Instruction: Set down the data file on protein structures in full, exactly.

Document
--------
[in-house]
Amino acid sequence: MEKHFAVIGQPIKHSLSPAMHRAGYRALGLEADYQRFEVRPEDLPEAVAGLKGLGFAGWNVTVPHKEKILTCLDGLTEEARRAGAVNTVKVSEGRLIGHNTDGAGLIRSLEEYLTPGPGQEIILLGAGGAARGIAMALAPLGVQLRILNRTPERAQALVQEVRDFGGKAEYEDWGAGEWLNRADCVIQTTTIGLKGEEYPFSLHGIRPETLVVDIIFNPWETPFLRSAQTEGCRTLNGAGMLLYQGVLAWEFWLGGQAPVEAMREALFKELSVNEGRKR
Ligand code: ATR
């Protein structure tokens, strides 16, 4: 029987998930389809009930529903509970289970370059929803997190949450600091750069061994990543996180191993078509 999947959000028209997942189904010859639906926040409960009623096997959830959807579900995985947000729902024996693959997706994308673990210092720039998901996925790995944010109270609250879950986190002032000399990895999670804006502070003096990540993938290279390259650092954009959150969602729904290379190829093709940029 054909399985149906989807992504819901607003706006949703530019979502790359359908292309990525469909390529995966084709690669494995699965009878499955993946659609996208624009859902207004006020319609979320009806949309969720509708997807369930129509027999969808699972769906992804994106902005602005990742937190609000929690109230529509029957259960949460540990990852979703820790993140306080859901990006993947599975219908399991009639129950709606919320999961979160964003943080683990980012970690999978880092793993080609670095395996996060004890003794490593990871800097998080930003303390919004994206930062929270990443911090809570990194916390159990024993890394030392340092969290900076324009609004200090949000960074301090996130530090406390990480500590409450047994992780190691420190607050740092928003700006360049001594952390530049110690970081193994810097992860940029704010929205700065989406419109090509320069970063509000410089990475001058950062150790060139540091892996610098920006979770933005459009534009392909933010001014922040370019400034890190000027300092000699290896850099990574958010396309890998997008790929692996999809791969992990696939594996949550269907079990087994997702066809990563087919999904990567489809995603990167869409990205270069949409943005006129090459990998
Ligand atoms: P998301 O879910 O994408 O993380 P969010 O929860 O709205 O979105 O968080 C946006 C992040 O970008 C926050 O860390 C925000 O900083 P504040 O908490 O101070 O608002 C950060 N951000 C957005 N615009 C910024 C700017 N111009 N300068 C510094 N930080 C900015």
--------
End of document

[in-house]
Amino acid sequence: MEKHFAVIGQPIKHSLSPAMHRAGYRALGLEADYQRFEVRPEDLPEAVAGLKGLGFAGWNVTVPHKEKILTCLDGLTEEARRAGAVNTVKVSEGRLIGHNTDGAGLIRSLEEYLTPGPGQEIILLGAGGAARGIAMALAPLGVQLRILNRTPERAQALVQEVRDFGGKAEYEDWGAGEWLNRADCVIQTTTIGLKGEEYPFSLHGIRPETLVVDIIFNPWETPFLRSAQTEGCRTLNGAGMLLYQGVLAWEFWLGGQAPVEAMREALFKELSVNEGRKR
Ligand code: ATR
């Protein structure tokens, strides 16, 4: 029987998930389809009930529903509970289970370059929803997190949450600091750069061994990543996180191993078509 999947959000028209997942189904010859639906926040409960009623096997959830959807579900995985947000729902024996693959997706994308673990210092720039998901996925790995944010109270609250879950986190002032000399990895999670804006502070003096990540993938290279390259650092954009959150969602729904290379190829093709940029 054909399985149906989807992504819901607003706006949703530019979502790359359908292309990525469909390529995966084709690669494995699965009878499955993946659609996208624009859902207004006020319609979320009806949309969720509708997807369930129509027999969808699972769906992804994106902005602005990742937190609000929690109230529509029957259960949460540990990852979703820790993140306080859901990006993947599975219908399991009639129950709606919320999961979160964003943080683990980012970690999978880092793993080609670095395996996060004890003794490593990871800097998080930003303390919004994206930062929270990443911090809570990194916390159990024993890394030392340092969290900076324009609004200090949000960074301090996130530090406390990480500590409450047994992780190691420190607050740092928003700006360049001594952390530049110690970081193994810097992860940029704010929205700065989406419109090509320069970063509000410089990475001058950062150790060139540091892996610098920006979770933005459009534009392909933010001014922040370019400034890190000027300092000699290896850099990574958010396309890998997008790929692996999809791969992990696939594996949550269907079990087994997702066809990563087919999904990567489809995603990167869409990205270069949409943005006129090459990998
Ligand atoms: P998301 O879910 O994408 O993380 P969010 O929860 O709205 O979105 O968080 C946006 C992040 O970008 C926050 O860390 C925000 O900083 P504040 O908490 O101070 O608002 C950060 N951000 C957005 N615009 C910024 C700017 N111009 N300068 C510094 N930080 C900015």